Erci and I continued to have a lot of fun on our recent vacation to Seattle, Portland, and Cupertino.
Portland details after the jump…
Saturday, November 21st:
After our picturesque drive from Seattle, we checked in at the Hotel Vintage Plaza (Kimpton) in downtown Portland. I was feeling a little ill, and suspect the lunch we had at Red Robin earlier might be to blame. We had not had time to figure out what might be nearby for food, so we did the lazy and simple thing and ate at Pazzo right in the hotel. Pazzo has rave reviews, and it probably is quite good, but every portion seemed huge to me, and every dish far too rich because I was not feeling very well. I feel safe recommending Pazzo only to the very hungry. I was supposed to meet my uncle Bob and perhaps his daughter Michelle, but I fell asleep before 8pm and slept right through the night.
Per arrangements with Andy, we made a short walk to Pearl Bakery to meet Andy, Susan, Merritt, and Rene for pastries, coffee and chai. The bakery is one of those neighborhood gems that is both comfortable and charming; everyone seems to know each other and even strangers are cooperative. I had not seen Andy in something like 34 years and we immediately reconnected, and resumed as if there was no interruption. He and his family walked us across the street to Powell’s City of Books (on Burnside), the first brief visit of many this trip. Merritt had a girl’s volleyball tournament, so they had to leave Powell’s about the time we were ready to check out with our first batch of treasured books.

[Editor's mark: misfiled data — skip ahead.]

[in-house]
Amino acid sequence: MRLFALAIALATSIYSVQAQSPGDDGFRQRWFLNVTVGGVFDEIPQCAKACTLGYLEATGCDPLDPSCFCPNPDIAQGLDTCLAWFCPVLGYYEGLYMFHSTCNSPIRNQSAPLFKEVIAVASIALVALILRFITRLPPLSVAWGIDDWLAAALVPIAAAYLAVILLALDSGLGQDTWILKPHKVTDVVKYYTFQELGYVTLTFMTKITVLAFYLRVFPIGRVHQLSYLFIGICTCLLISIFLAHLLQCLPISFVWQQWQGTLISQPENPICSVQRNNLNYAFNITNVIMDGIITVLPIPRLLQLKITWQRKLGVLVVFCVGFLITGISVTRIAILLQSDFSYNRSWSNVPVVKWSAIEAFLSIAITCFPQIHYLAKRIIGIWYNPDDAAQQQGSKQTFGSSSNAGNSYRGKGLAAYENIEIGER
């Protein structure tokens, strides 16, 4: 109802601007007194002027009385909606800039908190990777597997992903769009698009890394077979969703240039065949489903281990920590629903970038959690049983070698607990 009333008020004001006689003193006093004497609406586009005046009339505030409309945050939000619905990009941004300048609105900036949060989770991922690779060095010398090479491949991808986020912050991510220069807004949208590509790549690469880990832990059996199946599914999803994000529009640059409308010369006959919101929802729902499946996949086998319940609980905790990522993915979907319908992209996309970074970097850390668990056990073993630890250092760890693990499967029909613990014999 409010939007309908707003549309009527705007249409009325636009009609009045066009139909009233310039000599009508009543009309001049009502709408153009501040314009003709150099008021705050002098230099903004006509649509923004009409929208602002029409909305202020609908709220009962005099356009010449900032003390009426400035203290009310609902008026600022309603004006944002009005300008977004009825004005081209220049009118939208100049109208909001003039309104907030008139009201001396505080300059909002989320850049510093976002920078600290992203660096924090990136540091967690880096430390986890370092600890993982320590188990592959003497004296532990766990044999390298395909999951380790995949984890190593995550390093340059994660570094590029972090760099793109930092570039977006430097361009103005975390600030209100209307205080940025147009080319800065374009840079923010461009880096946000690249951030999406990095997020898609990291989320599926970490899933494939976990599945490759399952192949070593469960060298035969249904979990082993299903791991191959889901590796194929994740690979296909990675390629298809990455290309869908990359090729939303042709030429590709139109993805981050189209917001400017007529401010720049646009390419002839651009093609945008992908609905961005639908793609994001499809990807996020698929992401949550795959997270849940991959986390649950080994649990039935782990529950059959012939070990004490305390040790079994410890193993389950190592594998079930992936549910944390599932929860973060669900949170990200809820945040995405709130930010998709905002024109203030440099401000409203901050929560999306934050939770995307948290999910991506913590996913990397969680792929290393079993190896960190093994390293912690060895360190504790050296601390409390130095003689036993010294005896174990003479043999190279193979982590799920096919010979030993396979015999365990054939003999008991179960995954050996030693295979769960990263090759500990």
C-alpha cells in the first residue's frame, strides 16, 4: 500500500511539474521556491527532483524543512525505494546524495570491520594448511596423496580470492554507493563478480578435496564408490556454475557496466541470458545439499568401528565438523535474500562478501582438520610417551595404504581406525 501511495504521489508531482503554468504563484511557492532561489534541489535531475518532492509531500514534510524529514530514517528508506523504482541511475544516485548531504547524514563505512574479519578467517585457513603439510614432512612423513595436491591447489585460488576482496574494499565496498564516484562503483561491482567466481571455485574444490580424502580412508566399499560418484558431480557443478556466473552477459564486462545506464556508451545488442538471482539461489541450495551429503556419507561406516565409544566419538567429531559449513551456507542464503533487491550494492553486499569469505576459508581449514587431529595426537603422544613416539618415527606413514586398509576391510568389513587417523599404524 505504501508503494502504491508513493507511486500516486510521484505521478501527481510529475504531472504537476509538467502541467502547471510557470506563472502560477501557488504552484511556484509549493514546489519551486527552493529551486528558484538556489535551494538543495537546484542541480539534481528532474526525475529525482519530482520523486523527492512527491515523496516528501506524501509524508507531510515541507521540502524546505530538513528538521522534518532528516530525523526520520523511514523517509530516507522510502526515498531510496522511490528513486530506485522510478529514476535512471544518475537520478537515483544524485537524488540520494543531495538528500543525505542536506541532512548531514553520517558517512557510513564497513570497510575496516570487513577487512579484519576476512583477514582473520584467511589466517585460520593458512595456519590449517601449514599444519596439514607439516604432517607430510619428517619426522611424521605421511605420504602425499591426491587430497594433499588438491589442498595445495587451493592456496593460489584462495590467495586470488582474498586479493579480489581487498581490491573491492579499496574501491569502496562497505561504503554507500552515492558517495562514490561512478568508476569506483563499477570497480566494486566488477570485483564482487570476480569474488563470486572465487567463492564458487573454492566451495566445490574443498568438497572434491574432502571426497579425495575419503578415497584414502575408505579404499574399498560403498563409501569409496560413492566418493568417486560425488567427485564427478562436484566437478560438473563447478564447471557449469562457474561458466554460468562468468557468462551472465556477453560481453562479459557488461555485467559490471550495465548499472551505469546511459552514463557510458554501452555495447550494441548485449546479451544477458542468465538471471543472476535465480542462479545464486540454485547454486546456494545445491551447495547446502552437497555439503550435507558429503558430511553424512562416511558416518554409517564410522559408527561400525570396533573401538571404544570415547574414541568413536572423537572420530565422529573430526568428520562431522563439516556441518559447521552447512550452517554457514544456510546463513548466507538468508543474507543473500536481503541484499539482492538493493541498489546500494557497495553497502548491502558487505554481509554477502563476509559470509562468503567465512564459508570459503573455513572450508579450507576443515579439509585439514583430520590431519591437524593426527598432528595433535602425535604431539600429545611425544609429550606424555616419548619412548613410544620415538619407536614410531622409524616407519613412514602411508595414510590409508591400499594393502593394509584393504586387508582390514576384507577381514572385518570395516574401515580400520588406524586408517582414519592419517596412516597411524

We walked to the Classical Chinese Garden, and as we arrived it started to drizzle a little rain, which set the mood for amazing contemplation in such a beautiful garden setting during alternating sunshine and drizzling rain. The Chinese garden is right in downtown portland, accessible to both Max (light rail) and busses. It is essentially one city block in size, nearly flat (easy to navigate even with walker or a wheel chair), and spectacularly beautiful. Worth every penny of the entry fee. If I lived in or near Portland, I would become a member and visit with every seasonal change because the colors and plants probably reveal different beauty every few weeks, perhaps even multiple times a day on peak days because of changes in the sunlight. By the time we left I felt refreshed and renewed.
We walked back to our hotel, picked up the rental car, and (on recommendation of the hotel staff) headed for Andina for the best meal we had in Portland by far. Andina is a Peruvian restaurant, but done Tapas style. The food is different than I am used to and absolutely delicious, I could live here… I am so ready to wash dishes just to stay at Andina for weeks. It is at the other end of the Pearl district of Portland, which looks to be a very interesting place to walk around and shop.
We finally connect with and kidnap my uncle Bob for a drive through the Hawthorne district to locate the pub I am supposed to meet my cousin Michelle at later in the evening (easier to find things in daylight). We made a brief stop at the Hawthorne Powell’s, but I was so busy talking to and re-connecting with my Uncle I have no idea what was in this store (though Andy and Michelle both rave about it being one of the better branches of Powell’s in the city). The entire Hawthorne district looks like a fun place to live, work, shop, and play. Very walkable, lots to see and do; proximity to Reed College. Heck, the entire city of Portland looks to be a wonderful place to live without a car at all; everything is walking and cycling friendly, the light rail system is splendid, the buses easy to use, and they have a large fare-free area where no money is needed to use the system. Trimet has most of the information online, and that is important to visit, as there is a new Max line right by our hotel that is not yet on the free city maps the hotels are giving out (I think they are depleting old stock before hitting the new maps with the new rail lines). I wish I had paid more attention, as the new line was key in getting around.